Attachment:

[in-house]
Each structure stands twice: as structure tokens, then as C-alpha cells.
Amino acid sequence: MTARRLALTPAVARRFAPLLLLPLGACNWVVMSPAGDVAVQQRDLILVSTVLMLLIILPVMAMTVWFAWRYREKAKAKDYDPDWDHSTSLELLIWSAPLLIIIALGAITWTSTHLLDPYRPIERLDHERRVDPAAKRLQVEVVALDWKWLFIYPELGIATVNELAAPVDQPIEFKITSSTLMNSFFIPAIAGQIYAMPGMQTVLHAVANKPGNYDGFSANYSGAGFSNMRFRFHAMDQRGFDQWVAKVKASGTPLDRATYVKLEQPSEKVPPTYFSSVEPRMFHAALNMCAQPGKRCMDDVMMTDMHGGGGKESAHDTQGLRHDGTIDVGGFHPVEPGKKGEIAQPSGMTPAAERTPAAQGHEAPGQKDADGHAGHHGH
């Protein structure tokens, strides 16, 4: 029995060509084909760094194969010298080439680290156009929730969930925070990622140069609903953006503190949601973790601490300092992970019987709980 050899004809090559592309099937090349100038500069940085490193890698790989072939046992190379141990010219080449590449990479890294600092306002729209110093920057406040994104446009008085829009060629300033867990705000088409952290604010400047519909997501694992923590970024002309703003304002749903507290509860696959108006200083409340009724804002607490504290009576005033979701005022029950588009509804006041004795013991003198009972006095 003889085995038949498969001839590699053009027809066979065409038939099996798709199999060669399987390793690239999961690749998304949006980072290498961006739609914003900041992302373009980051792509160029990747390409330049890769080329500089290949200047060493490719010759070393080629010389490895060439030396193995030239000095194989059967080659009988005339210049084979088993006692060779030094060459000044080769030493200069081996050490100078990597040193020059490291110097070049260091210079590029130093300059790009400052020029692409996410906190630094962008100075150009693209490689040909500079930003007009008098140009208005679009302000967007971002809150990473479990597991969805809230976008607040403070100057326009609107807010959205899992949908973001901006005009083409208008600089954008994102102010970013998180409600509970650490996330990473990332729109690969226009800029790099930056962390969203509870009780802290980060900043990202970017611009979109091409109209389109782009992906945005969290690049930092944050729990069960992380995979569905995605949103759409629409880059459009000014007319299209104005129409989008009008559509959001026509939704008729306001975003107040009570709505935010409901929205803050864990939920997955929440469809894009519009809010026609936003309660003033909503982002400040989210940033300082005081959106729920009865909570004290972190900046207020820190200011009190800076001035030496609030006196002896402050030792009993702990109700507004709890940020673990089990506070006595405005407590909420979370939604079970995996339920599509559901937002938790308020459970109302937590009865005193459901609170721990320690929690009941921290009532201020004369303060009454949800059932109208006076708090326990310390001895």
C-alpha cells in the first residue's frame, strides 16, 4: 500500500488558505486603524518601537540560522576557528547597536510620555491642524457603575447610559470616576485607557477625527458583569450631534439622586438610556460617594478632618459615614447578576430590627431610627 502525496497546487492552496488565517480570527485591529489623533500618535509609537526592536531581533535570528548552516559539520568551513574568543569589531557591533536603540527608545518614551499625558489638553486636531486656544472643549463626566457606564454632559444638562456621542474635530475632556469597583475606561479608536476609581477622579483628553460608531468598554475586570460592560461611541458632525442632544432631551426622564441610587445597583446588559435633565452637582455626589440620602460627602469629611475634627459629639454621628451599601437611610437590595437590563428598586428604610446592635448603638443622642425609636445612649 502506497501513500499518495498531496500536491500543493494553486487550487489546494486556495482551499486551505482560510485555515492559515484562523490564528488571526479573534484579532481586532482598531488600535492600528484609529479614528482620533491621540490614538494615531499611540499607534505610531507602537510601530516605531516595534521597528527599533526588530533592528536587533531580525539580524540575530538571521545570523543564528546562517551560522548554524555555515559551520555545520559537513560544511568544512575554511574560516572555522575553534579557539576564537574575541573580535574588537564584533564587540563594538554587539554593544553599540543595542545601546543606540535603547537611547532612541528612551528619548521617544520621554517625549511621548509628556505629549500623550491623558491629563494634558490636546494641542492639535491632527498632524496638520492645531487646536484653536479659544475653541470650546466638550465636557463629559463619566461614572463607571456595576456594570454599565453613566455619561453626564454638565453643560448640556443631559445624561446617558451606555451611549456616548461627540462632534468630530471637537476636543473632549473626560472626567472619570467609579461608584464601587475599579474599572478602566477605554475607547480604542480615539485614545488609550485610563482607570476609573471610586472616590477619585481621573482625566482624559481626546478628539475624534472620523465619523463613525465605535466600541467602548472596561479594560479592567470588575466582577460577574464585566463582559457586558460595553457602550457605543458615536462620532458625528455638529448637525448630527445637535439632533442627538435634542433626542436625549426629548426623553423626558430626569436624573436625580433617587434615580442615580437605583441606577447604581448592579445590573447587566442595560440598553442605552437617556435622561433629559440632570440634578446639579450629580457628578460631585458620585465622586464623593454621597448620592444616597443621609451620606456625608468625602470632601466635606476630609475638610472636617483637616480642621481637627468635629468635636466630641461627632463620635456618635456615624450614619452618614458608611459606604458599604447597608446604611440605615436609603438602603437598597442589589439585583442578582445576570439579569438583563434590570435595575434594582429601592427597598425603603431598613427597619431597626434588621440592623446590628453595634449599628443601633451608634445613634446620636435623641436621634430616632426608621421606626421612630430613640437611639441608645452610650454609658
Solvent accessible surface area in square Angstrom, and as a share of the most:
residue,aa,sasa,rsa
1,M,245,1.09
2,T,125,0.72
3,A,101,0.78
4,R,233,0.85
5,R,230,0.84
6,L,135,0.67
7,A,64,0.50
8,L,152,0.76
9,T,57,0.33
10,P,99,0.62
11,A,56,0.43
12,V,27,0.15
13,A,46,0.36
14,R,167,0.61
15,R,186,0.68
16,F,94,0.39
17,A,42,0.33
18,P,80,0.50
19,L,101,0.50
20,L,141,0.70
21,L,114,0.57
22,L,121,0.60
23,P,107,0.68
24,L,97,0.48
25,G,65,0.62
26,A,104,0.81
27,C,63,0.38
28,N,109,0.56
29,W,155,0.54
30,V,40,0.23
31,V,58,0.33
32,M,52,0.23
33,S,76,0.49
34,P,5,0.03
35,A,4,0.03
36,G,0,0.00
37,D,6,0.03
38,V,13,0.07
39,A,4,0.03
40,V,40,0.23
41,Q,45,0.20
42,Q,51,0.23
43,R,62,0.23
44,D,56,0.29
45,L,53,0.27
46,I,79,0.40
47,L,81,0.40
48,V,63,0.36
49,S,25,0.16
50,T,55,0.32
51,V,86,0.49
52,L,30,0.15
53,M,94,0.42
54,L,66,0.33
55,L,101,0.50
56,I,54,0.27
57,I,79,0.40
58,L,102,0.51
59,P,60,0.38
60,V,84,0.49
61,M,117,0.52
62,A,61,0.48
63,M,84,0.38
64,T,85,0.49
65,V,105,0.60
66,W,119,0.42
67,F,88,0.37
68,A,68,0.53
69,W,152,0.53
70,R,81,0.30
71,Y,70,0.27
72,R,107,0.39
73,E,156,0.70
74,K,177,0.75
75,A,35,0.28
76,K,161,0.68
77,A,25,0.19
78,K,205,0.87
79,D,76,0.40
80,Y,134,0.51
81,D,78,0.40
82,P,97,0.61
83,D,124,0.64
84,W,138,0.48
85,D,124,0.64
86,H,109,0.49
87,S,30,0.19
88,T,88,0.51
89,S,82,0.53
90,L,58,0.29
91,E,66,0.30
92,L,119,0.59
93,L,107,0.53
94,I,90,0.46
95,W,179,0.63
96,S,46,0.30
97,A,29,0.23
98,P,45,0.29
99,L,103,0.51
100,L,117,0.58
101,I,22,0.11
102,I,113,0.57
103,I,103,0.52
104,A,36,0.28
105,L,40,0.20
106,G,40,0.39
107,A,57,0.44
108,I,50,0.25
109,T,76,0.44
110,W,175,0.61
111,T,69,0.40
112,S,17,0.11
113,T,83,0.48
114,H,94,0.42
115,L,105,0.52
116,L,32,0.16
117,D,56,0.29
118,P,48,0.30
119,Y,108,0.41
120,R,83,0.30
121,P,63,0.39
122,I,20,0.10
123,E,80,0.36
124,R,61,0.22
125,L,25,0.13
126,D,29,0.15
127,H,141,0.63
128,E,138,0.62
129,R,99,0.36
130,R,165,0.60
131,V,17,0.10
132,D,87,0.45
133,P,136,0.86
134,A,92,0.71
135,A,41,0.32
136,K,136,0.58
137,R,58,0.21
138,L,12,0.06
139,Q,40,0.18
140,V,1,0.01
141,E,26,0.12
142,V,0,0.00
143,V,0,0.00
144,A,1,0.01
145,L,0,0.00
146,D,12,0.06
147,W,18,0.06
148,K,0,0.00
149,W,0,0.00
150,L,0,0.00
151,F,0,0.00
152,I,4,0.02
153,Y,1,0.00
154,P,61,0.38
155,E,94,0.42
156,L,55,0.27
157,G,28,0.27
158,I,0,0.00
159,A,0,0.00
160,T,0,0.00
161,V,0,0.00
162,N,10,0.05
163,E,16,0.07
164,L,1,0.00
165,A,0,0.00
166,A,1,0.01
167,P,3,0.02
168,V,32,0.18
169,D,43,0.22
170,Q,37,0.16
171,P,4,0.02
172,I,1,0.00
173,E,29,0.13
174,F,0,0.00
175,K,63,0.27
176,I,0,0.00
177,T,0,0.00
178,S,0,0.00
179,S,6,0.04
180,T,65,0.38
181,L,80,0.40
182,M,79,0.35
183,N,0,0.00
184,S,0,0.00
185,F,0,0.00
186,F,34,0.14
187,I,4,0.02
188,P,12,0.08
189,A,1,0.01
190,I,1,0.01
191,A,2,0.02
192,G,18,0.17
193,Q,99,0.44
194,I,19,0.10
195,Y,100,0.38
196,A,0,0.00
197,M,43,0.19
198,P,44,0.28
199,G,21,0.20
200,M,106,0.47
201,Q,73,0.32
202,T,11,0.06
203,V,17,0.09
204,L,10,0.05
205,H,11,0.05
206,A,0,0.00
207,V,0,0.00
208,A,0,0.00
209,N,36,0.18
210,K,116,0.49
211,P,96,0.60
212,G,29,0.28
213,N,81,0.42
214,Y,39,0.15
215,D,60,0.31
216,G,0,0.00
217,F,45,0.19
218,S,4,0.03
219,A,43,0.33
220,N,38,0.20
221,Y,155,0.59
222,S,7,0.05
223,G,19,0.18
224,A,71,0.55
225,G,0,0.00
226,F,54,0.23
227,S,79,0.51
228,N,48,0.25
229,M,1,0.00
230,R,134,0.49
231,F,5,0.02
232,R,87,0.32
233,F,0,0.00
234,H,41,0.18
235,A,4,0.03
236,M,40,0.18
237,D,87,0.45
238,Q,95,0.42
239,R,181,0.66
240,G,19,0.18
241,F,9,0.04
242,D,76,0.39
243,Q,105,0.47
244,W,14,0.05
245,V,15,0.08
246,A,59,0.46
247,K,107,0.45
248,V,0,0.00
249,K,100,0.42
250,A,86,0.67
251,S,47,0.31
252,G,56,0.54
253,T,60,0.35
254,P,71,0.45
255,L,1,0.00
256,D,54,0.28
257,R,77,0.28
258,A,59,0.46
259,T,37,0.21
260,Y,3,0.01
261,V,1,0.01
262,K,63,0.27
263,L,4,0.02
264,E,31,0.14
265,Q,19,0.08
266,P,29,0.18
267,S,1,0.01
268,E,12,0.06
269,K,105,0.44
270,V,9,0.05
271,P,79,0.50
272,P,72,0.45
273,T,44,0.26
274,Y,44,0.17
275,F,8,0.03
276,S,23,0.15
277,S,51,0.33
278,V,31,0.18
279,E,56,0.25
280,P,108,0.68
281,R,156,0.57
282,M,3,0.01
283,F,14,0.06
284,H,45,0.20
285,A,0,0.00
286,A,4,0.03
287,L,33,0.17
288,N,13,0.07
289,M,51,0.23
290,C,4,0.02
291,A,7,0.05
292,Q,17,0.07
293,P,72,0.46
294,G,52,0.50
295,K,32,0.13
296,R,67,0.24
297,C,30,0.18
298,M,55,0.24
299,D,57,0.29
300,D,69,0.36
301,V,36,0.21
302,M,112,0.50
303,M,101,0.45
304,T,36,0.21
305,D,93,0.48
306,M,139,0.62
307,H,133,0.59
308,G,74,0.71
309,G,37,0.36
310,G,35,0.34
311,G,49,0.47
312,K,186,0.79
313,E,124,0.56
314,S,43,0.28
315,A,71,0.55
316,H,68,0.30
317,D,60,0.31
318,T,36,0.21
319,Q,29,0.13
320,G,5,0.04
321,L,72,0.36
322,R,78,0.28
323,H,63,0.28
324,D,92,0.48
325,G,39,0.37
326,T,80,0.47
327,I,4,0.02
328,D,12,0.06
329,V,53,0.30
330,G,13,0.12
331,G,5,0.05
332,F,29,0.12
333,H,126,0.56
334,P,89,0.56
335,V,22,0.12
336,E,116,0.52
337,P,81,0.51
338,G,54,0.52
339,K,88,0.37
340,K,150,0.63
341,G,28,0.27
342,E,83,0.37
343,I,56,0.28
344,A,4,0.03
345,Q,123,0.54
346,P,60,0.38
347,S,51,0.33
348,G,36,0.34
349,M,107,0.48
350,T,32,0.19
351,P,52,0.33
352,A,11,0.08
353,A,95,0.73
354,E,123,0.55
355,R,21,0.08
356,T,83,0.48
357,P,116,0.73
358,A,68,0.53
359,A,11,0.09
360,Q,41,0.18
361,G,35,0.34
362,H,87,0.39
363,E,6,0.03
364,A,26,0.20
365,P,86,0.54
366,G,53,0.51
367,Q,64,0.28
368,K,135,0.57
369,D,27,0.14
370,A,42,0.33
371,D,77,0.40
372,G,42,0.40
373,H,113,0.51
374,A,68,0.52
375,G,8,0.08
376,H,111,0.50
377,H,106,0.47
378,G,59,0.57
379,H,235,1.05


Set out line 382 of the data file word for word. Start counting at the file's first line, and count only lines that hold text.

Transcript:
375,G,8,0.08